School resource officers are becoming more common throughout the United States – and are much more than just police in the hallways at school.

Although law and order are an important part of their job, school resource officers go beyond law enforcement to be an educator and counselor, and to work with teachers and the school community to help keep the students safe.

School Safety

school resource officersAs a key part of a school safety plan, this police officer is the first one to respond in the event of any school emergency, such as a fire, tornado, explosion, shooting, or accident. Job duties are likely to encompass more routine canvassing of the school campus and addressing any issues observed. The school resource officer must investigate illegal drug and alcohol use by the students and make any necessary arrests. School resource officers are also charged with handling any criminal matters, guarding against intruders to the school, and responding to any criminal problems involving students off school grounds. Some school resource officers deal with truancy issues, operate metal detectors and other security devices, and monitor the students both in the hallways and while crossing streets leaving the school for home. School resource officers are not disciplinarians for the school and do not get involved with students who violate school rules, such as cheating on a test. They step in only if the action is a criminal offense. “We must ensure that school discipline is being handled by trained educators, not by law enforcement officers,” cautioned U.S. Secretary of Education John B. King, Jr.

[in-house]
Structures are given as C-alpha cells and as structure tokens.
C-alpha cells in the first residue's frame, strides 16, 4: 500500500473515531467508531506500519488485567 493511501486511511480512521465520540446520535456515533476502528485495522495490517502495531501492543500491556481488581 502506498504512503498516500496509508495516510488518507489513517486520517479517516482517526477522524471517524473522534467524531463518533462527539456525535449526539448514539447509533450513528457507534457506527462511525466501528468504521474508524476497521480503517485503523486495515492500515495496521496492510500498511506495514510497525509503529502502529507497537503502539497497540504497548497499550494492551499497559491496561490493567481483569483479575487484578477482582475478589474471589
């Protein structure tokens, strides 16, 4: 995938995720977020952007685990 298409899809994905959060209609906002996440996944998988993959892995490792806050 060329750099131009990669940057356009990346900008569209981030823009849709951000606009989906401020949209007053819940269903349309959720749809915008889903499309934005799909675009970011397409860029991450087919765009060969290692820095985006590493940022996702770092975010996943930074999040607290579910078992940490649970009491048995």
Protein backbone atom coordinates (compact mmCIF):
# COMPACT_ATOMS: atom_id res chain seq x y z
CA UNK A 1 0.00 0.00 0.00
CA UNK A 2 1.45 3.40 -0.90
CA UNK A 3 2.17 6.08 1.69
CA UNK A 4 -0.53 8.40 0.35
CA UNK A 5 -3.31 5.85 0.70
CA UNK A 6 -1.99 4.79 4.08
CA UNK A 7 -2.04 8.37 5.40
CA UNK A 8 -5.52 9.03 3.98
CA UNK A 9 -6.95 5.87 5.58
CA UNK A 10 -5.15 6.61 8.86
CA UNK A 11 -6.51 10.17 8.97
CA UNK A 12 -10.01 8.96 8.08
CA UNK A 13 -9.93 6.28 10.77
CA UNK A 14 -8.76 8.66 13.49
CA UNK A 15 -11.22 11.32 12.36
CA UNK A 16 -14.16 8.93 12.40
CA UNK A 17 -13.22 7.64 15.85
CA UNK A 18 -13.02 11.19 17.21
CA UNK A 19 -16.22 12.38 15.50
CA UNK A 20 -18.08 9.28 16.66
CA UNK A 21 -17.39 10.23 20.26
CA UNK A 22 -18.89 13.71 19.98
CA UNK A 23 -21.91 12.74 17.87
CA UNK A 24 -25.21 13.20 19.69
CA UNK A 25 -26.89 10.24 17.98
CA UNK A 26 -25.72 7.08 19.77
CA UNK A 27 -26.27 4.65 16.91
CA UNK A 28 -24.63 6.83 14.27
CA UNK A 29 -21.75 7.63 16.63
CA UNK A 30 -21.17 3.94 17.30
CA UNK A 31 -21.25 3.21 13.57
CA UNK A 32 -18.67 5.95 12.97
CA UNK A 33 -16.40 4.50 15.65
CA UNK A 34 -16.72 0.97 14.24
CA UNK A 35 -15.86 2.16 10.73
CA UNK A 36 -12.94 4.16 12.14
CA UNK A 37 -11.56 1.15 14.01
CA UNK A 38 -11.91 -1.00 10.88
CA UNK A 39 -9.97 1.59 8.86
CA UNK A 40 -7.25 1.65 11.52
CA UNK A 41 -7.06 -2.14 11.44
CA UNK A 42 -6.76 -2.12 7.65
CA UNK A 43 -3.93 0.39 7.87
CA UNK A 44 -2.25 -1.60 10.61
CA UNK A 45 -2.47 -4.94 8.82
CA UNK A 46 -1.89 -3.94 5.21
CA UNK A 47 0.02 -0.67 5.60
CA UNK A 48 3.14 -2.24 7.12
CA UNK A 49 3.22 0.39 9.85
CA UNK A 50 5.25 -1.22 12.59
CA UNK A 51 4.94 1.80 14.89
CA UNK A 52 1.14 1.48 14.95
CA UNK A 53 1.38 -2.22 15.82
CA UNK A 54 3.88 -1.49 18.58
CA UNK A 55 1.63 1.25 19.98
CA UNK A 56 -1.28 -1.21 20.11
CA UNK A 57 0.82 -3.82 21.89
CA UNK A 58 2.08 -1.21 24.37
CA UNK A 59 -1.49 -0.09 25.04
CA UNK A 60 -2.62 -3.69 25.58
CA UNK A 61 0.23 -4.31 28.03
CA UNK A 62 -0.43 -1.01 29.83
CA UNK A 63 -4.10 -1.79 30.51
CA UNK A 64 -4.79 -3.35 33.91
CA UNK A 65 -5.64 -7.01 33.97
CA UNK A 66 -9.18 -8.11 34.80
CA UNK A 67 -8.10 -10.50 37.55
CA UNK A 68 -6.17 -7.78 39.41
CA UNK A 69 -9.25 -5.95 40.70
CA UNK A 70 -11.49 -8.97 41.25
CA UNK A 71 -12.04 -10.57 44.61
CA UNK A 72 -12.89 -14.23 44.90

Education and Counseling

school resource officersAs part of their dual role, school resource officers also work with teachers and the community regarding safety issues. They are trained in counseling and handling issues such as bullying and act as a liaison between students and social services to support them. Teachers can turn to them with a concern about a student who might benefit from building a relationship with the officer. School resource officer Justin Schlottman, who works at Cedar Crest High School in Pennsylvania, reported in an article in “The Teacher’s Lounge” that “every student is fighting a daily battle that we know nothing about. We may think that student behavior at any given moment is driven by something trivial, but it often has much deeper roots than what’s visible on the surface.” The police officer can also educate faculty, students, and parents by conducting classes on the skills and principles required for responsible citizenship and awareness of alcohol and drugs, or gangs and strangers. High school students can gain valuable information about crimes such as sexual assault, shoplifting, vandalism, or motor vehicle violations so that they can understand the laws and avoid criminal activity.

Being a school resource officer is not an easy job, but it has become an important one in most schools. Officer Schlottman at Cedar Crest High School hopes building relationships with students, staff, and visitors allows them to feel that the school is safe. “When students graduate from my school, they don’t just remember me as a uniform, badge, and gun, but as someone who was there for them in their emergency, no matter how big or small.”

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